Across the globe, amphibians are declining at an alarming rate. Habitat loss, pollution, and climate change are major drivers of these declines, but amphibians also have to contend with chytridiomycosis, a disease caused by the amphibian-killing fungus (Batrachochytrium dendrobatidis [Bd]). The global spread of this fungus is most likely the result of anthropogenic movement, although regional patterns of spread are not completely understood. Our research contributes to understanding contemporary and historical dynamics of Bd.
Bacterial Symbiont Diversity
Actinomycete bacteria of the genus Frankia induce root nodule formation and fix nitrogen for non-leguminous host plants at rates comparable to legumes. Thus, this symbiosis performs important ecosystem services, especially in host plant colonization of nutrient deficient soils. The genetic diversity of strains inhabiting nodules has been well characterized, although diversity assessments of soil Frankia populations from which hosts can recruit symbionts are lacking. Our research aims to explore the genetic diversity of Frankia in soil using a targeted metagenomic approach via massively parallel Illumina sequencing.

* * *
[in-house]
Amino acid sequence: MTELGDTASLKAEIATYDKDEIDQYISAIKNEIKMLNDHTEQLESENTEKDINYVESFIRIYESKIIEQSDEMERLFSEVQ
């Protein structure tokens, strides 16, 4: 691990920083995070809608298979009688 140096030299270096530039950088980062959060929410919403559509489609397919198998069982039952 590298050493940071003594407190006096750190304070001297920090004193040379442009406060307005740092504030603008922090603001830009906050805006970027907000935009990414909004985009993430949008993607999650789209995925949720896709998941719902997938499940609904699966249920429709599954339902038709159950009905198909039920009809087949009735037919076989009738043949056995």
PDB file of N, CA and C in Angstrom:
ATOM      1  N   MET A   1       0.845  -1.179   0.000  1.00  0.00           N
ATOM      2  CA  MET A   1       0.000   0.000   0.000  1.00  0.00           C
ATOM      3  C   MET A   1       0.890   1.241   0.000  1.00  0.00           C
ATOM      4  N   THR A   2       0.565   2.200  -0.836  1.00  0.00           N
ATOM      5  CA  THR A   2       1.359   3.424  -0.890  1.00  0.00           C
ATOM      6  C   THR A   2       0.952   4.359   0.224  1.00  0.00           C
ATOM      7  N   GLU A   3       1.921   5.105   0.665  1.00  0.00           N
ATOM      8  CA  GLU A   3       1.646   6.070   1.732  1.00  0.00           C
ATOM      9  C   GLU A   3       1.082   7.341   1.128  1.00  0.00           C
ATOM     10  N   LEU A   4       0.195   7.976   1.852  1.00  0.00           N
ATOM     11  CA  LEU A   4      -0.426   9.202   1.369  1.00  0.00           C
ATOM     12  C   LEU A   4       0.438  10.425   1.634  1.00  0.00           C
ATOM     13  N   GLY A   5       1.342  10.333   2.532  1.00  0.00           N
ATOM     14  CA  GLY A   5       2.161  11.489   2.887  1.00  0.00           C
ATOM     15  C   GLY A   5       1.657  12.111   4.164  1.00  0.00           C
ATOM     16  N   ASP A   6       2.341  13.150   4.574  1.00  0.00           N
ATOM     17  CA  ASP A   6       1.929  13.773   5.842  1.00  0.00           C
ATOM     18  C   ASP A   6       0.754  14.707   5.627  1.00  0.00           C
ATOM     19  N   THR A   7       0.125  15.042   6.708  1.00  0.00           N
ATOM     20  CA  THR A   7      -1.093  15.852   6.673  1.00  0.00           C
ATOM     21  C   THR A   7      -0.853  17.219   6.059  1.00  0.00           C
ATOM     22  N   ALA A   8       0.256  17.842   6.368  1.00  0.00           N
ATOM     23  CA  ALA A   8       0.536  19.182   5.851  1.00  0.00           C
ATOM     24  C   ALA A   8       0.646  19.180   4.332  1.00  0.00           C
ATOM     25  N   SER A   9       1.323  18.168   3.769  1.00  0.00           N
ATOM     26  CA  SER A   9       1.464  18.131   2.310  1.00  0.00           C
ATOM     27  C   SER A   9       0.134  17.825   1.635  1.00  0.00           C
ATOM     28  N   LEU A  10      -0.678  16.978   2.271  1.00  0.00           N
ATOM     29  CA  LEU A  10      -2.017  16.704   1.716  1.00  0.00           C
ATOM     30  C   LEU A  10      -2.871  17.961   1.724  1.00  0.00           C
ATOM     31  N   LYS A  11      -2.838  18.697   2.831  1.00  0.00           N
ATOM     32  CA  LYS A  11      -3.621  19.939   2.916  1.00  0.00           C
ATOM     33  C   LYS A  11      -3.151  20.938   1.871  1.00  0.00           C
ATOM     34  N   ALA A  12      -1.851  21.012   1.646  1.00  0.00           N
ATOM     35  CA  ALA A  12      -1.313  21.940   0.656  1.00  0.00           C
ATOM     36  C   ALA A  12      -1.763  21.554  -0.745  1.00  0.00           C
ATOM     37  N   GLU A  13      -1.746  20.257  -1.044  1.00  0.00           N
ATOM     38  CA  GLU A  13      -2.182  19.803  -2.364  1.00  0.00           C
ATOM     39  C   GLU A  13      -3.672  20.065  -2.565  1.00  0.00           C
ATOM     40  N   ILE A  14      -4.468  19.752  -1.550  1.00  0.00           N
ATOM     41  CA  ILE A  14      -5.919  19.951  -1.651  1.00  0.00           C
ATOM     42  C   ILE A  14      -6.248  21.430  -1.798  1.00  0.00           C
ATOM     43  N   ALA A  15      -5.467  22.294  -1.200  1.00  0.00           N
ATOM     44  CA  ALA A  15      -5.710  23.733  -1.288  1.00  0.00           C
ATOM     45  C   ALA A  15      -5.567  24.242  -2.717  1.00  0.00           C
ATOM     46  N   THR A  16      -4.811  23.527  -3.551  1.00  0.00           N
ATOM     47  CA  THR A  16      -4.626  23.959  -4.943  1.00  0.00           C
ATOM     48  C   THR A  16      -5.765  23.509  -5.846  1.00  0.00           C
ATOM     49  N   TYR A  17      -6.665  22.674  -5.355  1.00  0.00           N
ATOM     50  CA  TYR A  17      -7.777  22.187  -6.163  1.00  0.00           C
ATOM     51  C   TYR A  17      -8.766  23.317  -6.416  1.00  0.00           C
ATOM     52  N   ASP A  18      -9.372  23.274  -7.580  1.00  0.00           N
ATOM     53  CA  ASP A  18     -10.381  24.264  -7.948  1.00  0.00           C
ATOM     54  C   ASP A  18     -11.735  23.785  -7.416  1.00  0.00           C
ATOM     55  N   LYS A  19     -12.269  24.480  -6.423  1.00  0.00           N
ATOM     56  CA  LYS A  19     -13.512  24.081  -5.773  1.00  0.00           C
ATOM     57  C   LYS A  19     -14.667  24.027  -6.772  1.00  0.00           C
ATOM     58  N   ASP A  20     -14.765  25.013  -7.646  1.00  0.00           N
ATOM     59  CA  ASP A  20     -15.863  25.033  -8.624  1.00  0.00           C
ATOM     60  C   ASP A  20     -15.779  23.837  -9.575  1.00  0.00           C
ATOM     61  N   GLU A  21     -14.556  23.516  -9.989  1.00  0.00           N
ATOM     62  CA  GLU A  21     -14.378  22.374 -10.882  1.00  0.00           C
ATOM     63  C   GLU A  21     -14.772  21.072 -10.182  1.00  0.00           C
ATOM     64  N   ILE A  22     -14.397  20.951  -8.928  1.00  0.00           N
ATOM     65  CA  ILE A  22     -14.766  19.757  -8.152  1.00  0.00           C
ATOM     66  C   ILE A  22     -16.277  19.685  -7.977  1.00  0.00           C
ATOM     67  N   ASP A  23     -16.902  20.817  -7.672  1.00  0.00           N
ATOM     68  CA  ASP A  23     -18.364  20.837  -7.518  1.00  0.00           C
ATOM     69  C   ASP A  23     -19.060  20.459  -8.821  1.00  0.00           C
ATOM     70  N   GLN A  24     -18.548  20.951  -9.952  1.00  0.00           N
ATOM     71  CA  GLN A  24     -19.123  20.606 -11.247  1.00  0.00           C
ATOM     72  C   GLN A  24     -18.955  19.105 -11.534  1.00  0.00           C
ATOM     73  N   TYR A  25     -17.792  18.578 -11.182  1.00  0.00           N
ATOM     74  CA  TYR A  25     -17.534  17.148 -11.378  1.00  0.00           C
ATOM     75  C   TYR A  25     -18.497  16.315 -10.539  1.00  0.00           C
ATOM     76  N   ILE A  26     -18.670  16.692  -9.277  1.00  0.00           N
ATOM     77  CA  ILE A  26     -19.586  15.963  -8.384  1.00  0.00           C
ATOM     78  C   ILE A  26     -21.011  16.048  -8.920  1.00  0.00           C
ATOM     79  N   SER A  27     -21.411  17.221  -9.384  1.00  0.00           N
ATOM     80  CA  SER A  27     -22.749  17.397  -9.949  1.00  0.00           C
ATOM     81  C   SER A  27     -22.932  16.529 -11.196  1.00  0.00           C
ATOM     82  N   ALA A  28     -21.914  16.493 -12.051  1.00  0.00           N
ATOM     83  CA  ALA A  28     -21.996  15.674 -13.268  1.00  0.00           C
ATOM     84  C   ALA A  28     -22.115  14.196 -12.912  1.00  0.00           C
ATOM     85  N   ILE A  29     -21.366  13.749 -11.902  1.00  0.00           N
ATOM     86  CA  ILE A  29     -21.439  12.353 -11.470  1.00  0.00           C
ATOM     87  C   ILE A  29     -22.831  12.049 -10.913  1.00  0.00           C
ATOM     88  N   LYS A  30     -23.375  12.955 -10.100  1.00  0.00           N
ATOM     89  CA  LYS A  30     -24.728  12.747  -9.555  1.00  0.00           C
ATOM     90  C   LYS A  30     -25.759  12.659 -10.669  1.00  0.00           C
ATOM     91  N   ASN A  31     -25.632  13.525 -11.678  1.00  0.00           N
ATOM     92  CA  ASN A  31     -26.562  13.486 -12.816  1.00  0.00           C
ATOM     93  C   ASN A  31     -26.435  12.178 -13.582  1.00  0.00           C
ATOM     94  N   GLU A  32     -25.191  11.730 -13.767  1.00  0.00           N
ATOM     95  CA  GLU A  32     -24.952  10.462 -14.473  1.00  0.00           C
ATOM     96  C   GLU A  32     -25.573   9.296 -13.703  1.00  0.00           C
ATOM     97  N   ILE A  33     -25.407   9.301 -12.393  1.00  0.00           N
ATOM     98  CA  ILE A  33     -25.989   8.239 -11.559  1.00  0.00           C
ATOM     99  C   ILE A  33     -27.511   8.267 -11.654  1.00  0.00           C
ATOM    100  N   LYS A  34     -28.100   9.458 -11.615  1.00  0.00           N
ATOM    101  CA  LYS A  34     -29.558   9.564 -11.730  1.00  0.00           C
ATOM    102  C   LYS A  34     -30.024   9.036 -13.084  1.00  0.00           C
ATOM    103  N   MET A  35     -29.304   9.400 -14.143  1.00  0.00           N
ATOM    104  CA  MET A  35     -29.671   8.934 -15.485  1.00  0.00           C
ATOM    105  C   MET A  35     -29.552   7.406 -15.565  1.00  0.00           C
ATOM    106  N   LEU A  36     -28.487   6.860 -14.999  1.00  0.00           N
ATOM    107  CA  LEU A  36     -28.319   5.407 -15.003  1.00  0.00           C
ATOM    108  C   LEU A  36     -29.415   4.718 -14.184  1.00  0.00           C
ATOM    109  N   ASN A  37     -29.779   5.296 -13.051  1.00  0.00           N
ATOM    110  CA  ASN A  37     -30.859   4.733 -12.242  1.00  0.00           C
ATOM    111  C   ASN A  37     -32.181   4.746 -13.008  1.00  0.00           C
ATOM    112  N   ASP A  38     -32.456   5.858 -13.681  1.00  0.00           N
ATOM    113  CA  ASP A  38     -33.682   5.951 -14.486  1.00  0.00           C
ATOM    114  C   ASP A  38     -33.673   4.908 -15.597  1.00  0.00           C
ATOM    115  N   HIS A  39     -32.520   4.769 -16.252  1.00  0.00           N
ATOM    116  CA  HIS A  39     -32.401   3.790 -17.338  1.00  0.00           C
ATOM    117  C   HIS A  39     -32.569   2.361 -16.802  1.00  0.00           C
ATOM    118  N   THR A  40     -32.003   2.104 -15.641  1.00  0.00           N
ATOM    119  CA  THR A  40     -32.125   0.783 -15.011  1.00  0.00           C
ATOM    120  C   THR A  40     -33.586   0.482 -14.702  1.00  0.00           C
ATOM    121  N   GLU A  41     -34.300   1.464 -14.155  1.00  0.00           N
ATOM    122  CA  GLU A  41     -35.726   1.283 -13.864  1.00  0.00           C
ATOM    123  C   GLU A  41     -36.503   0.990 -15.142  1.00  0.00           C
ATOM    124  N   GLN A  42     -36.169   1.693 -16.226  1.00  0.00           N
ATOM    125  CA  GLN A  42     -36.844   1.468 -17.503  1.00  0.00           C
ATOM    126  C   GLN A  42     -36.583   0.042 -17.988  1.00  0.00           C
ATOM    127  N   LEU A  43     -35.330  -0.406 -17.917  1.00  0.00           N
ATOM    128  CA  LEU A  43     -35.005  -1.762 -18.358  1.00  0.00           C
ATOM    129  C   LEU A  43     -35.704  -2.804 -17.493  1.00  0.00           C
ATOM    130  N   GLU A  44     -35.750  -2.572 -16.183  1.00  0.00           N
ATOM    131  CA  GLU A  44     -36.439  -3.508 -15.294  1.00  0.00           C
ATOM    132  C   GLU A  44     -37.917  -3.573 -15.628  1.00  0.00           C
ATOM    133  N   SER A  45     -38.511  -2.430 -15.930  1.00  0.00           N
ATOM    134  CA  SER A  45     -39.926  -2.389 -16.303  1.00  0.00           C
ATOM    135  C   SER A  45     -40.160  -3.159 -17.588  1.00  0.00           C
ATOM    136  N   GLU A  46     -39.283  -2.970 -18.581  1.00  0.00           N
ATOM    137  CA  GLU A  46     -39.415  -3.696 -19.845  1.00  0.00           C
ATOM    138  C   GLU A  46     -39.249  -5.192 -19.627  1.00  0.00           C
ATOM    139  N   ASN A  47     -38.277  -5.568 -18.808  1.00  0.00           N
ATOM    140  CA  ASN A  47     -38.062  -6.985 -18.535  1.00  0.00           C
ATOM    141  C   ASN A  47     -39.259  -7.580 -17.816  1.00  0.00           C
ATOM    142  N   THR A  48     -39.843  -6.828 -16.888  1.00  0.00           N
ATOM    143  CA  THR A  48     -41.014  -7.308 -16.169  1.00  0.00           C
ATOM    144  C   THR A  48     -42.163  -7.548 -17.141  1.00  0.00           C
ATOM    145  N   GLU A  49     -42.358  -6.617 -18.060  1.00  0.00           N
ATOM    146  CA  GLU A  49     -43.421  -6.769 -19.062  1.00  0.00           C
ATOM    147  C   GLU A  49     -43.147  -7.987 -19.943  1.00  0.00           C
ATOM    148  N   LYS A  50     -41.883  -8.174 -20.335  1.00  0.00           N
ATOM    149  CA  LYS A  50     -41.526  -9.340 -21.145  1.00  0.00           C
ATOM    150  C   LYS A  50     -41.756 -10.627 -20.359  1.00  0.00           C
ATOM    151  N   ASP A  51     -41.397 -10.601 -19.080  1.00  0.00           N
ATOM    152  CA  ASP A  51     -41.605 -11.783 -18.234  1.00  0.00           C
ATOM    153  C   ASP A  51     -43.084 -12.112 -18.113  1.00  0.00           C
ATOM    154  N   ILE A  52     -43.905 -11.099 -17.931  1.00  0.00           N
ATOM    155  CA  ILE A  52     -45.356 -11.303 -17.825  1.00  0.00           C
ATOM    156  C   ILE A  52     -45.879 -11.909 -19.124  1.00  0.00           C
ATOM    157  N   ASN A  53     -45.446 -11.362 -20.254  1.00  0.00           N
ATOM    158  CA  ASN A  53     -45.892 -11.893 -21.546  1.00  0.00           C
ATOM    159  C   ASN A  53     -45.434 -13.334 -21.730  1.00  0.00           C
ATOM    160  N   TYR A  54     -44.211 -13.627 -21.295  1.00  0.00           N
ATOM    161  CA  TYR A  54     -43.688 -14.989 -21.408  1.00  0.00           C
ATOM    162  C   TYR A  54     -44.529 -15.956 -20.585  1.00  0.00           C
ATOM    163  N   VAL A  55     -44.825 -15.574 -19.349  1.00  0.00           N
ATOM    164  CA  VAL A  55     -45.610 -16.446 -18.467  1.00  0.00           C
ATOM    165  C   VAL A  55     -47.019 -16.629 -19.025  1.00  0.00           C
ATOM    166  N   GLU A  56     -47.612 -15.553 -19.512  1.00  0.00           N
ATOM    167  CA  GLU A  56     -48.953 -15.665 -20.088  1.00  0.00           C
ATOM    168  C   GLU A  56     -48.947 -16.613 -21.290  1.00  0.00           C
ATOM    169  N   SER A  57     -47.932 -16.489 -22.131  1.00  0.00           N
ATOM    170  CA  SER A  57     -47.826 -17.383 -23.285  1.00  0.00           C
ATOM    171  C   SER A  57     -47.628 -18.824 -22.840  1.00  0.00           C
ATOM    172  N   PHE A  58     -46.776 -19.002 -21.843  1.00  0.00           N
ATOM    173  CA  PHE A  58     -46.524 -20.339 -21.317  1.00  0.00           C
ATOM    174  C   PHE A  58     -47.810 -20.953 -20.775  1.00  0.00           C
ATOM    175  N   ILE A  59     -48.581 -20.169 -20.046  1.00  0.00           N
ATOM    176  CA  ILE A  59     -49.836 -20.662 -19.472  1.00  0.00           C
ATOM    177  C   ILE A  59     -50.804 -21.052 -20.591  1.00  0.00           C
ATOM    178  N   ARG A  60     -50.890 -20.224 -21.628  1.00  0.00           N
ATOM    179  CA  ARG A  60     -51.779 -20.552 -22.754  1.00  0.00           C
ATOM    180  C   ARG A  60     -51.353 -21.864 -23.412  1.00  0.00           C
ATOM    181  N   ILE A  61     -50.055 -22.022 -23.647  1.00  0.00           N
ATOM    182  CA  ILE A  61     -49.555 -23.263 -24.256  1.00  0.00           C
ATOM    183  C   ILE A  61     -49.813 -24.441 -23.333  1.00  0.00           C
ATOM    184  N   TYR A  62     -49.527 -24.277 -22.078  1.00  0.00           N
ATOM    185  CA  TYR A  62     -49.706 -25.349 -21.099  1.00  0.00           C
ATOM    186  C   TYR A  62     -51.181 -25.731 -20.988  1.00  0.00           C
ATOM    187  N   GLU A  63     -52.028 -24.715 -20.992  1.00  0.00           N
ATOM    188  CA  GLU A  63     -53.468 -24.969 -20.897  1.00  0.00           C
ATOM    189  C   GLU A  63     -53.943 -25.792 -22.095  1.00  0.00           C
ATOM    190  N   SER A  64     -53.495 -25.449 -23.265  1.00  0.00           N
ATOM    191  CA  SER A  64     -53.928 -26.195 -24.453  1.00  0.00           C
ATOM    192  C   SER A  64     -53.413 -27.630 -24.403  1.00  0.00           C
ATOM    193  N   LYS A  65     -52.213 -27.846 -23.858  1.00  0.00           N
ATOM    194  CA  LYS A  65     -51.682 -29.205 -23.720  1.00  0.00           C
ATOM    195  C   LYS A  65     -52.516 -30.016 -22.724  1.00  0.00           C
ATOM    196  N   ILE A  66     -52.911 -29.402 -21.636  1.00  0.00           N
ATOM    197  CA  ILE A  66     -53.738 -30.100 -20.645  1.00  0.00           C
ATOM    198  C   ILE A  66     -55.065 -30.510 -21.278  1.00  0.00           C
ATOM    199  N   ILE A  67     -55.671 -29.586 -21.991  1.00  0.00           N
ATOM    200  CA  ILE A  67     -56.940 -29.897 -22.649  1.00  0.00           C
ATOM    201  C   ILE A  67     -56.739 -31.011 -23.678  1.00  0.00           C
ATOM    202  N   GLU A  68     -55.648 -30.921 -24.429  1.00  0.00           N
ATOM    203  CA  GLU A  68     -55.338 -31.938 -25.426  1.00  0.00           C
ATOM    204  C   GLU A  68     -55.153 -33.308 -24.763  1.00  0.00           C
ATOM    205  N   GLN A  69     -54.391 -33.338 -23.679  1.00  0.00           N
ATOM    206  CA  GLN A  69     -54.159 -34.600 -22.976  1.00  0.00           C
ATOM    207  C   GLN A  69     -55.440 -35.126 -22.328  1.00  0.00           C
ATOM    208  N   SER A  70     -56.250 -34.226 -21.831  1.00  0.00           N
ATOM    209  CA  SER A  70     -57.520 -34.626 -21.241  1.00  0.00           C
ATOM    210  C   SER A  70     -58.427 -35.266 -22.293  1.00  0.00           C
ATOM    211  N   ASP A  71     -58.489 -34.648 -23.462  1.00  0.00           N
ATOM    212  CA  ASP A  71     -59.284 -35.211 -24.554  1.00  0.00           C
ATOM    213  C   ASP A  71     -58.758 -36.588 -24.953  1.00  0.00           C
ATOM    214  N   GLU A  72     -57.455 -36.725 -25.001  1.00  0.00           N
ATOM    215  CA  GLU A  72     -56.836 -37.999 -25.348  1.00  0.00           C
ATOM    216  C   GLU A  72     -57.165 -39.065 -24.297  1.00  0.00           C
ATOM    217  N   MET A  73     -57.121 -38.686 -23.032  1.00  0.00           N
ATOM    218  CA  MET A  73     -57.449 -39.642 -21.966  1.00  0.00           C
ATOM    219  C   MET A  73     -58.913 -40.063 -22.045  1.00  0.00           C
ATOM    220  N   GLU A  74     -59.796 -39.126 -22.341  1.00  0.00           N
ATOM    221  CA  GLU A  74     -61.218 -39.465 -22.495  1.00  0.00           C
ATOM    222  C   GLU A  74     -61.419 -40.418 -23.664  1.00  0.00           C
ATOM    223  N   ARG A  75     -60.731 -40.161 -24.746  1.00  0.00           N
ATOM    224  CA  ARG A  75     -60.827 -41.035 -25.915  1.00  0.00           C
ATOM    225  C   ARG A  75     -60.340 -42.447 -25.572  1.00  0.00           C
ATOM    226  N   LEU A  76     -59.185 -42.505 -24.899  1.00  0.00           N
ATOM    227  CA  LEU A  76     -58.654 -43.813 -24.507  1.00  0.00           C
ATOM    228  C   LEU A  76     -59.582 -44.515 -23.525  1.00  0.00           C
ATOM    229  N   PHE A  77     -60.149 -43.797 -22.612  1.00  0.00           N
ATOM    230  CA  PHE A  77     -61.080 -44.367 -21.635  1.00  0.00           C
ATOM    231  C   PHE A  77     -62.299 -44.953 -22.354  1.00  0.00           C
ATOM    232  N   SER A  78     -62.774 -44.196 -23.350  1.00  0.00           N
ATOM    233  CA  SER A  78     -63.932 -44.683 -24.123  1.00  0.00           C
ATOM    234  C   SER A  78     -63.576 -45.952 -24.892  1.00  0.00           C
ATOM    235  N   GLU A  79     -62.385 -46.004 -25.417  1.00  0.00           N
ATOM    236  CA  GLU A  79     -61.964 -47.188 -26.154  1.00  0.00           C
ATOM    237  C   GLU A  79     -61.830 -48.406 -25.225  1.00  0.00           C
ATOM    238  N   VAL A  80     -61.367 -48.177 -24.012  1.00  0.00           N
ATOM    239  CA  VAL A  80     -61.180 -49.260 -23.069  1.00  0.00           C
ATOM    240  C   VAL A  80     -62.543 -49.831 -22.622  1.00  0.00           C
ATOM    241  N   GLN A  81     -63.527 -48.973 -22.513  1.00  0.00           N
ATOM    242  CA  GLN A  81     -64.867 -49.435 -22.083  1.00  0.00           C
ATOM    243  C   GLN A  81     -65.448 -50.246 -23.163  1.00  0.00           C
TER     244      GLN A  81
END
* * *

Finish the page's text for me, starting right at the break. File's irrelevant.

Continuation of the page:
Pathogen dynamics of Snake Fungal Disease
Nerodia harteri is a threatened small-bodied water snake endemic to Texas. It is closely associated with rivers and tributaries in the Brazos river basins. Snake Fungal Disease (SFD) has recently emerged as a threat to North American snakes and is caused by the fungus Ophidiomyces ophiodiicola (Oo), which infects the epidermis of snakes. The effects on susceptible snakes are striking and can include lesions on the body, head, and mouth that become necrotic and can impact a snake’s ability to feed. We are investigating the pathogen dynamics of Oo in N. harteri and its sympatric congeners.